An image artifact is a structure not normally present but visible as a result of a limitation or malfunction in the hardware or software of the MRI device, or in other cases a consequence of environmental influences as heat or humidity or it can be caused by the human body (blood flow, implants etc.). The knowledge of MRI artifacts (brit. artefacts) and noise producing factors is important for continuing maintenance of high image quality. Artifacts may be very noticeable or just a few pixels out of balance but can give confusing artifactual appearances with pathology that may be misdiagnosed.
Changes in patient position, different pulse sequences, metallic artifacts, or other imaging variables can cause image distortions, which can be reduced by the operator; artifacts due to the MR system may require a service engineer.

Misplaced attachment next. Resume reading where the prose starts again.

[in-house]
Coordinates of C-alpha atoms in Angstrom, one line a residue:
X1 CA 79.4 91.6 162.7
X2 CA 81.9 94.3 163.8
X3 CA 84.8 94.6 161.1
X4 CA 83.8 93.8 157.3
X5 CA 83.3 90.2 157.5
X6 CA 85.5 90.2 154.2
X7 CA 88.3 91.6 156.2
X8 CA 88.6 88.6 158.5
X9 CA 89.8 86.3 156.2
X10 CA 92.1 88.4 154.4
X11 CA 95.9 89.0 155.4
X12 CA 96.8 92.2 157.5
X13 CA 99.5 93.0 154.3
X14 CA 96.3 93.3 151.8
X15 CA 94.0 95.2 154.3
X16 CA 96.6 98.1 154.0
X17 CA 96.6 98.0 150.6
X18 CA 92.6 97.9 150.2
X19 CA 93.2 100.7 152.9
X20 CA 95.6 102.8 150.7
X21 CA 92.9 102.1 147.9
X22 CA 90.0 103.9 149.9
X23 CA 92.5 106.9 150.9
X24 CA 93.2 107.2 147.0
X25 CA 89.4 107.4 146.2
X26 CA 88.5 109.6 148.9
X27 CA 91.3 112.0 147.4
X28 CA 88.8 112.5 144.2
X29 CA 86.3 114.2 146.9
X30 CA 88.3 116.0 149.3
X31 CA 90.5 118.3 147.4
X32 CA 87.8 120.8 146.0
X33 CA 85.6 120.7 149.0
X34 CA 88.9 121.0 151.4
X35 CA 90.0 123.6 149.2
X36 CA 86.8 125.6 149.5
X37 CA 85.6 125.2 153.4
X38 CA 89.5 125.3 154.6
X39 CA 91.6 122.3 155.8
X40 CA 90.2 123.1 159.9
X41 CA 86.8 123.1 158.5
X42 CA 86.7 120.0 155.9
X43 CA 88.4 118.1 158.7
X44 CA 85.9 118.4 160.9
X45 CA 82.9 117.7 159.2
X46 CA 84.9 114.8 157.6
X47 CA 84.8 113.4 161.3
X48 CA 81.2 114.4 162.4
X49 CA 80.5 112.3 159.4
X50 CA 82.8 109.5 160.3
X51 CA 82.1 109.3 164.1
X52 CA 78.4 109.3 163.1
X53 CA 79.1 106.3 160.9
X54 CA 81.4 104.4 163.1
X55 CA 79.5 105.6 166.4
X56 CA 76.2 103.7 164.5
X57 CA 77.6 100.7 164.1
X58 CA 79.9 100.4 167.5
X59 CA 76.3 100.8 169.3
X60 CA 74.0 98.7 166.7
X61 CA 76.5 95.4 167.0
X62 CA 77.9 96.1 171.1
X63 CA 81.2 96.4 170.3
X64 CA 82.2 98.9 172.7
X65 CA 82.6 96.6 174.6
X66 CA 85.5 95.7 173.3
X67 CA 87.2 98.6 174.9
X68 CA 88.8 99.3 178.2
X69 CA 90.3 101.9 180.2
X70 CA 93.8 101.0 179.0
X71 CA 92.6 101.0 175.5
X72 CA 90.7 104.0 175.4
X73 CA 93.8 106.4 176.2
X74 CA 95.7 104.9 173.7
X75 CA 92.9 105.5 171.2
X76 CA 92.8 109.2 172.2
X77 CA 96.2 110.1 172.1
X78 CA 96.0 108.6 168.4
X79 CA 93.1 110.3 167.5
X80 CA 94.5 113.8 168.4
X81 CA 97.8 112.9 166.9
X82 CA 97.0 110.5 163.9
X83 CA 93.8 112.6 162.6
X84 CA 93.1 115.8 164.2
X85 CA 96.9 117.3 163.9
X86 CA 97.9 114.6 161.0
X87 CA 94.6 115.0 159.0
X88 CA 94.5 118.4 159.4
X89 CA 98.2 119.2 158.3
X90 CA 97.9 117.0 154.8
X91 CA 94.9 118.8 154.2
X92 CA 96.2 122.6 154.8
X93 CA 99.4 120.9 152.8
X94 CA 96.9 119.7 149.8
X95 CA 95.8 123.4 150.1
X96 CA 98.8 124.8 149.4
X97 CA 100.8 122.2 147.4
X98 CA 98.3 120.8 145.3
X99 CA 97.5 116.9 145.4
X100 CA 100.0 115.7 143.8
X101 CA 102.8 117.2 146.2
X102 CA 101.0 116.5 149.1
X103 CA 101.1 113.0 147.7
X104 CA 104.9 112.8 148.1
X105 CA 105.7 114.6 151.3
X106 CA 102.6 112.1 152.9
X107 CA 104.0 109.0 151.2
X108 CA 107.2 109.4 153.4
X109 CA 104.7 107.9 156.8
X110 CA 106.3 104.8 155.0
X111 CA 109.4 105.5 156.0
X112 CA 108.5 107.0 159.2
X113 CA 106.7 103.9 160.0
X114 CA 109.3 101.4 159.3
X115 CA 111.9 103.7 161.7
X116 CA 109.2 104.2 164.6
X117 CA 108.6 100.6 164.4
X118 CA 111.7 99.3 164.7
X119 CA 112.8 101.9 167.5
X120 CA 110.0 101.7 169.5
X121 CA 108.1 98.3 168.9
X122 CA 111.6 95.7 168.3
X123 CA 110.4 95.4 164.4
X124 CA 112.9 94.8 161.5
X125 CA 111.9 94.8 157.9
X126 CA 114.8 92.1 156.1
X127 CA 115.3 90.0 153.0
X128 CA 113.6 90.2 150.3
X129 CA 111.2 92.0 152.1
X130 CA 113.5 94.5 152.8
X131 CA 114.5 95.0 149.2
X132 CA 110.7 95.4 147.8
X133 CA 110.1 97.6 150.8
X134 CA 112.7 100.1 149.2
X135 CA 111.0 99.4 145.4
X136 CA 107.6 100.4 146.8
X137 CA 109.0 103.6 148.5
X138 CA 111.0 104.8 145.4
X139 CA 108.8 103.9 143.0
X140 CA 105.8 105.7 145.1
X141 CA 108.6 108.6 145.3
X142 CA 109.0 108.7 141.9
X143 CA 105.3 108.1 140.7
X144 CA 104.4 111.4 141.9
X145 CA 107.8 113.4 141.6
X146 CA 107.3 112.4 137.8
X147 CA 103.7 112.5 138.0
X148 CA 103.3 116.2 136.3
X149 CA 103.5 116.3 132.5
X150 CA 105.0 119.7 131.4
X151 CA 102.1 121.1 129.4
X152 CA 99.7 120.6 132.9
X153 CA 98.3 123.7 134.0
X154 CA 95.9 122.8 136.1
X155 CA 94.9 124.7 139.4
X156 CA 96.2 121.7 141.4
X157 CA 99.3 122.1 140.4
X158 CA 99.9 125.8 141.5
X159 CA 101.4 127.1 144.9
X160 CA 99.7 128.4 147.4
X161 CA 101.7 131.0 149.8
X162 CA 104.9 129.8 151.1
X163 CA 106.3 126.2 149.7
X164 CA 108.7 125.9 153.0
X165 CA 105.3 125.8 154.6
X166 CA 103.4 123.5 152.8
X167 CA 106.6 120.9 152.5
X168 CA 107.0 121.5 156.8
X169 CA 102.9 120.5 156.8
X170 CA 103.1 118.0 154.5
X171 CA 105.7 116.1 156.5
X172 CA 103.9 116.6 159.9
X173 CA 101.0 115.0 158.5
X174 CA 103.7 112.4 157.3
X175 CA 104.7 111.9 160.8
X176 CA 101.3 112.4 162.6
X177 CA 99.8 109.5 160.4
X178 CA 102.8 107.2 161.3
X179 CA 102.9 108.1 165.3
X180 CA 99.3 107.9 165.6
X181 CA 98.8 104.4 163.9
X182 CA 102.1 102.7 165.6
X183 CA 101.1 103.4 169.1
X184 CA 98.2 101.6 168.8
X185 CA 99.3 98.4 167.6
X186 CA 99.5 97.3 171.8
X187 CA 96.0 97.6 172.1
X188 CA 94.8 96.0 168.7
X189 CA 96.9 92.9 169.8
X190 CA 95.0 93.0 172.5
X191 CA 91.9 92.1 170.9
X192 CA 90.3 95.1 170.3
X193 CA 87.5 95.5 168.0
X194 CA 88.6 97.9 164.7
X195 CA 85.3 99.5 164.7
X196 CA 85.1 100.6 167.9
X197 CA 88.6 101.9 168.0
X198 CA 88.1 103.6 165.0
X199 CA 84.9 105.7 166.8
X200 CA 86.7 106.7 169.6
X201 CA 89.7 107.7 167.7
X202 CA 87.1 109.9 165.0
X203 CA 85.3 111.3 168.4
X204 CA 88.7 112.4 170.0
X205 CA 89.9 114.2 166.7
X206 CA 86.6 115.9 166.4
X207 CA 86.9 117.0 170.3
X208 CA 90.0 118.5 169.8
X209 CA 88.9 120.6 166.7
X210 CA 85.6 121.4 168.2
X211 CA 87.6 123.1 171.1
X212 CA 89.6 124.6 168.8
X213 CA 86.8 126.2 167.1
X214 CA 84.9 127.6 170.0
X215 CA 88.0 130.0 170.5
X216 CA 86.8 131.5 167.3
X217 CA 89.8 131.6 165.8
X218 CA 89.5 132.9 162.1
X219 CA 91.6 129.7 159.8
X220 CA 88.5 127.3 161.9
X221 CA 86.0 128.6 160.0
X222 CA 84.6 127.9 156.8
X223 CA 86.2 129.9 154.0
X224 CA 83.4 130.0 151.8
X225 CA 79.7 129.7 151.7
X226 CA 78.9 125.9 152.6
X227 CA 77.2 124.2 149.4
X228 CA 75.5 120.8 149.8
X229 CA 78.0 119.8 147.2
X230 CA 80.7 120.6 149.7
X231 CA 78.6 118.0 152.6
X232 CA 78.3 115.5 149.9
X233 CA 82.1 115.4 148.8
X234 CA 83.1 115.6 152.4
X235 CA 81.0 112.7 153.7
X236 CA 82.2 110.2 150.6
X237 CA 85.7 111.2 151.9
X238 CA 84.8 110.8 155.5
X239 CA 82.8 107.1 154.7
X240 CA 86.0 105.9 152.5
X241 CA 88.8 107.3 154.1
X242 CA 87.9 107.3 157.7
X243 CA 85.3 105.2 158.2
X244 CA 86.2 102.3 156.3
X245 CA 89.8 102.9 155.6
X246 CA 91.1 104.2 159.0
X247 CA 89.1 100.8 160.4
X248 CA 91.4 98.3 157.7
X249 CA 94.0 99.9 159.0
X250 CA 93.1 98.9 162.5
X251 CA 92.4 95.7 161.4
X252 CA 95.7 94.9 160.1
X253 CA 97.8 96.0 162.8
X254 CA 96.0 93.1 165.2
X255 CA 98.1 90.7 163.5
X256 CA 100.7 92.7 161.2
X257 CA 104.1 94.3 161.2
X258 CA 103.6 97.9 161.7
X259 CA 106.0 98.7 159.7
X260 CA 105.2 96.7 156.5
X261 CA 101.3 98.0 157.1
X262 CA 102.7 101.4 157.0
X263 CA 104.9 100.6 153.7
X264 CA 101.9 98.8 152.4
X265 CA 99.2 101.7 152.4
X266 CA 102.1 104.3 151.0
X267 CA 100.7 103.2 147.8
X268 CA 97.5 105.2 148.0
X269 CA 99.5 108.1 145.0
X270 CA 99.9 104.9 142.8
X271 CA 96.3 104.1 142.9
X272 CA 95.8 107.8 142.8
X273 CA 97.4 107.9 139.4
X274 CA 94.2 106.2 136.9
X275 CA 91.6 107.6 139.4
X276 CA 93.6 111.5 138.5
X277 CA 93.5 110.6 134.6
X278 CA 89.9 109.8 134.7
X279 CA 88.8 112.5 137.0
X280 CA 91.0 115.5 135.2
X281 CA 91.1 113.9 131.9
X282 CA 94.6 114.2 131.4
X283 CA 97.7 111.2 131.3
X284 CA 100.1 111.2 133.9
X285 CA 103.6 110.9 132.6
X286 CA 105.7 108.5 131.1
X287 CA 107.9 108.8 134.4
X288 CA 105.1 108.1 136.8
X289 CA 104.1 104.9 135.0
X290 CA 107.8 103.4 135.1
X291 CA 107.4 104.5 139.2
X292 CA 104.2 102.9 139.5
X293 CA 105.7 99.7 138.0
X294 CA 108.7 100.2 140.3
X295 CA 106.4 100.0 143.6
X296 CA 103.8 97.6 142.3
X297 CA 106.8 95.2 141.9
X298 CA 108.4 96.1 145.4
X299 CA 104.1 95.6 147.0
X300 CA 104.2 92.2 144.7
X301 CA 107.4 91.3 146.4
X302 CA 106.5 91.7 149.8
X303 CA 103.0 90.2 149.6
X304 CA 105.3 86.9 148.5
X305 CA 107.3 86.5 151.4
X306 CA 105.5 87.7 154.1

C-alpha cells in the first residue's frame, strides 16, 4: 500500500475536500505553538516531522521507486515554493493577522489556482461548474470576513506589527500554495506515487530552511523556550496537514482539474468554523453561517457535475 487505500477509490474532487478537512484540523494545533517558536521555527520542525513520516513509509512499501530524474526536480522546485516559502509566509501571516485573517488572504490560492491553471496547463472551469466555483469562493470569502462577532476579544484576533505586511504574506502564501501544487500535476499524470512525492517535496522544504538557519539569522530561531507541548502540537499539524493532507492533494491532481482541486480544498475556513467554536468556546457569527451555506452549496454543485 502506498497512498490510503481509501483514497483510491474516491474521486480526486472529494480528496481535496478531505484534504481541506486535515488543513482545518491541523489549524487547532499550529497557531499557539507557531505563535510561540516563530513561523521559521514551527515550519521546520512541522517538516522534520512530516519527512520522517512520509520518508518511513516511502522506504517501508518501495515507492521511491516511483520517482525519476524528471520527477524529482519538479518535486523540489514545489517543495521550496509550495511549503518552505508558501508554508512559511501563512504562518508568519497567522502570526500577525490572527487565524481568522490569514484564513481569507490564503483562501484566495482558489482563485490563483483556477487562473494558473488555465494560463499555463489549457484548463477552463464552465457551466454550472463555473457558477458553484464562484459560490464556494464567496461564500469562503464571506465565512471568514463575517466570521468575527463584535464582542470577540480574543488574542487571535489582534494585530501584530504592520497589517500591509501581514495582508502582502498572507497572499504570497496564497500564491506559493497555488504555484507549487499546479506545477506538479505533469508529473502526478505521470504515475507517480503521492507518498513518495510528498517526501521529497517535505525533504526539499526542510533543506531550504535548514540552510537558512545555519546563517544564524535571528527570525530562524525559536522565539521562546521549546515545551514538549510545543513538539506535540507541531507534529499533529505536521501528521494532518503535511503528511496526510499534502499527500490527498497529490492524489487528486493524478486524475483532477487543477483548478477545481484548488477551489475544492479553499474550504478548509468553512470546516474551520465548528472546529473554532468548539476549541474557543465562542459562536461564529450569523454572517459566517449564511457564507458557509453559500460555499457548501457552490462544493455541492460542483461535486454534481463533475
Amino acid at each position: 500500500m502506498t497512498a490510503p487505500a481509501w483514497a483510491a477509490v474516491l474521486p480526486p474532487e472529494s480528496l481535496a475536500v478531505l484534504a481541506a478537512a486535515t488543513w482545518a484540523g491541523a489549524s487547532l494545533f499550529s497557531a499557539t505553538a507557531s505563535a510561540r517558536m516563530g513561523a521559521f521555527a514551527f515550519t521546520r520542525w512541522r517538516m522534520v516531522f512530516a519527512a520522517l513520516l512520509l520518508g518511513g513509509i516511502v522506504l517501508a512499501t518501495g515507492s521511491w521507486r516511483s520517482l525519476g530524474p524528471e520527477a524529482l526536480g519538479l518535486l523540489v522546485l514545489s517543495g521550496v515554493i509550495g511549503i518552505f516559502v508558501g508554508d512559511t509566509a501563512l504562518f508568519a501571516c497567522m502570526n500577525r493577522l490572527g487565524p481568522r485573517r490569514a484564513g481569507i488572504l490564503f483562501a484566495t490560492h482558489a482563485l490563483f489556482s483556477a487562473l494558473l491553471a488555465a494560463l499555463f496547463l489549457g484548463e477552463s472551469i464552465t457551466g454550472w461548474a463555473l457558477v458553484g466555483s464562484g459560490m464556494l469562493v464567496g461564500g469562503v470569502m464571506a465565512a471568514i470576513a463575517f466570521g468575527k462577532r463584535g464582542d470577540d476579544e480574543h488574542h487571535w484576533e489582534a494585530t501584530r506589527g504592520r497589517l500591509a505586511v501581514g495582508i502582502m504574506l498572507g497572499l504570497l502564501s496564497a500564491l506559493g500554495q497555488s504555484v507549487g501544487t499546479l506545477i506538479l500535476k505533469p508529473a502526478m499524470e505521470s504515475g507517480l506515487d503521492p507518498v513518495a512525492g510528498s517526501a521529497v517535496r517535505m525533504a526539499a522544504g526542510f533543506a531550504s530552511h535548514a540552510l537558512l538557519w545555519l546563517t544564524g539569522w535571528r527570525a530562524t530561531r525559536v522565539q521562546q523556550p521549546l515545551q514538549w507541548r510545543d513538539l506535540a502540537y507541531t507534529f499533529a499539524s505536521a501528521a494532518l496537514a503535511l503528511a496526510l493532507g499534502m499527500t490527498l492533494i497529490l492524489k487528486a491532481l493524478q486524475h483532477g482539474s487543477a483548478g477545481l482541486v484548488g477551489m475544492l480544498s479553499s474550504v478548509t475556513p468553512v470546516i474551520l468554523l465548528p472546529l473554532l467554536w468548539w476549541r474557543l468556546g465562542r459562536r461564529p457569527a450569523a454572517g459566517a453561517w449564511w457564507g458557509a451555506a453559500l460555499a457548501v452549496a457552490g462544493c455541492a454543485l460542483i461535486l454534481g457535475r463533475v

Many types of artifacts may occur in magnetic resonance imaging. Artifacts in magnetic resonance imaging are typically classified as to their basic principles, e.g.:
Several techniques are developed to reduce these artifacts (e.g. respiratory compensation, cardiac gating, eddy current compensation) but sometimes these effects can also be exploited, e.g. for flow measurements.
See also the related poll result: 'Most outages of your scanning system are caused by failure of'
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